These lawsuits and bills may have an impact on your business
Any company that’s online should know what is going on in the world of cybersecurity. With rules and regulations changing by the day, businesses have to make sure they stay compliant and are doing everything they can to protect their sensitive information.
Over the last several months, there have been numerous court cases and proposed pieces of legislation that could affect millions of companies. They touch on three pertinent topics: data access by law enforcement, data breaches, and cybersecurity standards.
Access to data by law enforcement
Carpenter v. the United States
Under the Fourth Amendment, law enforcement is able to get information on a person from a third party – like a telephone company, for example – without requiring a search warrant.
In the pending Carpenter V. United States case, the Supreme Court has to decide if the amendment allows for the seizure and search of cellphone records without a warrant. Because companies now have so much data on so many people, the outcome of this case could end up having a huge impact.
Microsoft v. the United States
Law enforcement had been barred from accessing – with a U.S. search warrant – user data stored overseas. The government insisted that this would hinder investigations and wanted the Supreme Court to overturn this decision.
Microsoft believed that the government didn’t have jurisdiction over data centers located in other countries, or the data they contain. Microsoft also stressed that a Mutual Legal Assistance Treaty could garner the necessary information. This case was recently completed, with SCOTUS ruling in favor of the United States.
The future harm caused by data breaches
CareFirst Inc. v. Attias
In 2014, health insurance company CareFirst suffered a data breach, which resulted in a class action lawsuit, with plaintiffs citing the possibility of future harm from the breach. In 2016, the District Court ruled in favor of CareFirst, but that decision was reversed in 2017.
Now CareFirst has asked the Supreme Court to review the latter ruling. This case is similar to another one – Spokeo v. Robins – which declared “a plaintiff must affirmatively plead particularized and concrete injury to establish Article III [of the Constitution] standing” to determine future harm.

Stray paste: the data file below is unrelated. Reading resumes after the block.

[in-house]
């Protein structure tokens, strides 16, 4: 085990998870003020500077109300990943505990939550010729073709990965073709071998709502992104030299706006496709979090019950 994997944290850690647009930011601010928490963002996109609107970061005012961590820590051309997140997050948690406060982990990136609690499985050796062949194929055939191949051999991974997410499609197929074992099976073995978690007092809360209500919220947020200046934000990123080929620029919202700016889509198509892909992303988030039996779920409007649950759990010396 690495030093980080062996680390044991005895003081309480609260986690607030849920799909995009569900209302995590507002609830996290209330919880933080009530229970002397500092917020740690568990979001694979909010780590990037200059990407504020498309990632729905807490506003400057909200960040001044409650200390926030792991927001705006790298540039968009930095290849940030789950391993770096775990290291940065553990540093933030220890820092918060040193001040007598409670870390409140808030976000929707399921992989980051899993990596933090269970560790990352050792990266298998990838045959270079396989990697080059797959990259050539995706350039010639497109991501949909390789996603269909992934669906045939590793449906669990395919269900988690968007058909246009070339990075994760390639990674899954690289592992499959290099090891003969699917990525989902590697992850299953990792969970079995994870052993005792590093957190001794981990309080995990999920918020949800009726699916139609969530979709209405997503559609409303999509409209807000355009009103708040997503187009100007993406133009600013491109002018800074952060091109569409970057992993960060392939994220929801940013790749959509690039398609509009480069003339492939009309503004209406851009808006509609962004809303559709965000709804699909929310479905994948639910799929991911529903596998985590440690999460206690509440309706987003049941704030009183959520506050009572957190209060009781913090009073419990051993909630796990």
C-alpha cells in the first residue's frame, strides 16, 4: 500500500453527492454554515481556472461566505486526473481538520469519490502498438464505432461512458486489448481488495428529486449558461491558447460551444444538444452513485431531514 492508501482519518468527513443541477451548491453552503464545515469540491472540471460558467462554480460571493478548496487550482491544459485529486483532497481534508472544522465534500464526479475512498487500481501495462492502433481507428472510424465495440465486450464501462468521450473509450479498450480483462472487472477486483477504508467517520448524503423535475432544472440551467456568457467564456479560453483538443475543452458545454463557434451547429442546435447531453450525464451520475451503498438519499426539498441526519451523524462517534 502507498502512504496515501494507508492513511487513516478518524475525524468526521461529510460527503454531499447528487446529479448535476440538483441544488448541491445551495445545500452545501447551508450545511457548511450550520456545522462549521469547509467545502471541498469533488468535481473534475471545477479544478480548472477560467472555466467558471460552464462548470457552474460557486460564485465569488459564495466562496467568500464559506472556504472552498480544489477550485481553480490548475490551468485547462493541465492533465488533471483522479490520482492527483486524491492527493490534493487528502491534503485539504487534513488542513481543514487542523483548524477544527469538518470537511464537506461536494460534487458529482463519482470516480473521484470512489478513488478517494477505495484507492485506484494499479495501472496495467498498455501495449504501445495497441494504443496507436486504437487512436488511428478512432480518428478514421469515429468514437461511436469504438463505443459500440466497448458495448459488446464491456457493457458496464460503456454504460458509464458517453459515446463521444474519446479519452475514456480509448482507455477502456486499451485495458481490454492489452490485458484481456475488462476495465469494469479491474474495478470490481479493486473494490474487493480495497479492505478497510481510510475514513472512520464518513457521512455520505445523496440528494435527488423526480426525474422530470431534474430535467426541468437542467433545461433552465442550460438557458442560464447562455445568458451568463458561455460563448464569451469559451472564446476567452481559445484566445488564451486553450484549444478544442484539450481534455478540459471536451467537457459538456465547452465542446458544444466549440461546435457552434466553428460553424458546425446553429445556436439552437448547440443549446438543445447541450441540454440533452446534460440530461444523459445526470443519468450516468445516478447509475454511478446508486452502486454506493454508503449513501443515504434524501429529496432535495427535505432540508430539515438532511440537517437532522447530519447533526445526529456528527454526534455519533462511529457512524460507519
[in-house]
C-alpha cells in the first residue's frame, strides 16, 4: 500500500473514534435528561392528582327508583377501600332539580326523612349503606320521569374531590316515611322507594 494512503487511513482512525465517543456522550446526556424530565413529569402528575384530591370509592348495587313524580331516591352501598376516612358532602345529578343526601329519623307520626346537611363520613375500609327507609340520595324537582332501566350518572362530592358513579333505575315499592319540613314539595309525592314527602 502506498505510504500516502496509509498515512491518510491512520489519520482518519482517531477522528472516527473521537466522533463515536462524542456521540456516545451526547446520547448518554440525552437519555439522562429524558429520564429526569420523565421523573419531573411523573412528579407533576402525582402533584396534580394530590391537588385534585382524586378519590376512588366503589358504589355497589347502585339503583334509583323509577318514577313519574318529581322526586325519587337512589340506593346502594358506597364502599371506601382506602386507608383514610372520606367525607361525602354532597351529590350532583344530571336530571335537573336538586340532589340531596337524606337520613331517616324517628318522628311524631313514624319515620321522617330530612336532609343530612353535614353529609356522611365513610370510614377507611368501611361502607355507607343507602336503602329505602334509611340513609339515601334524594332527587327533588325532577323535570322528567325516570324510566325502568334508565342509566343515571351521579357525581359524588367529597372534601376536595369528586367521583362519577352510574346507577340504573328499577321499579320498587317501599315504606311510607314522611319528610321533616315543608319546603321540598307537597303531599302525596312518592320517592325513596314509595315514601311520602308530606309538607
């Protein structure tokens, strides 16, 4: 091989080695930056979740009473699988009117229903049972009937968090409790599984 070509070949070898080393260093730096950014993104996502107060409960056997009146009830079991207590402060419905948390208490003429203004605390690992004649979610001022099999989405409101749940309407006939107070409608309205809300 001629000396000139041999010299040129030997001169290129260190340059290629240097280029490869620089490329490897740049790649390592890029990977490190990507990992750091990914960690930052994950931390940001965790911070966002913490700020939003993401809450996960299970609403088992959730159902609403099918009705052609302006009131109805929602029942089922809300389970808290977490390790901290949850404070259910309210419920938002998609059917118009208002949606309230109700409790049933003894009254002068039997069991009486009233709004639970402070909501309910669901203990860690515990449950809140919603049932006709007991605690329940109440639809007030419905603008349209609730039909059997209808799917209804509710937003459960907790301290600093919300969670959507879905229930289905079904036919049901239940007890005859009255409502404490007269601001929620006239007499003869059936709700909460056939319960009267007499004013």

“Everybody v. Equifax”
Late last year, Equifax was hit with a class action lawsuit filed in every state in the U.S. Now, the company is facing another class action suit, this one filed by the Independent Community Bankers of America on behalf of community banks around the country. Similar to the CareFirst case, this one will concern whether or not the threat of future harm from a data breach is “sufficient to establish Article III standing.”
Complying with cybersecurity standards
Ohio Senate Bill 220
This proposed bill would offer businesses protection from lawsuits related to data breaches if they can show that their cybersecurity was up to industry standards. If passed, the bill would safeguard companies as long as they complied with the NIST Cybersecurity Framework and other standards, including those imposed by laws such as FISMA and HIPAA. This Ohio bill could set the stage for additional states enacting similar legislation.
Transparency in the wake of a data breach
Cybersecurity Disclosure Act of 2017
This bill aims “to promote transparency in the oversight of cybersecurity risks of publicly traded companies.” All publicly traded companies would be required to reveal the cybersecurity experience of their board members or general partners. If no one has any experience, the company would need to identify the cybersecurity measures it has taken to find future board members.
Data Security and Breach Notification Act
If passed, a new law would require the Federal Trade Commission to create cybersecurity standards for companies. Its goal is “to protect consumers by requiring reasonable security policies and procedures to protect data containing personal information, and to provide for nationwide notice in the event of a breach of security.”
Financial businesses, in particular, have to ensure they’re doing everything right when it comes to cybersecurity. CyberGuard360 can implement the most effective security solutions to keep you safe from any threat and comply with 23 NYCRR 500, New York’s first-in-the-nation cybersecurity law. To learn more about what we offer, please contact us.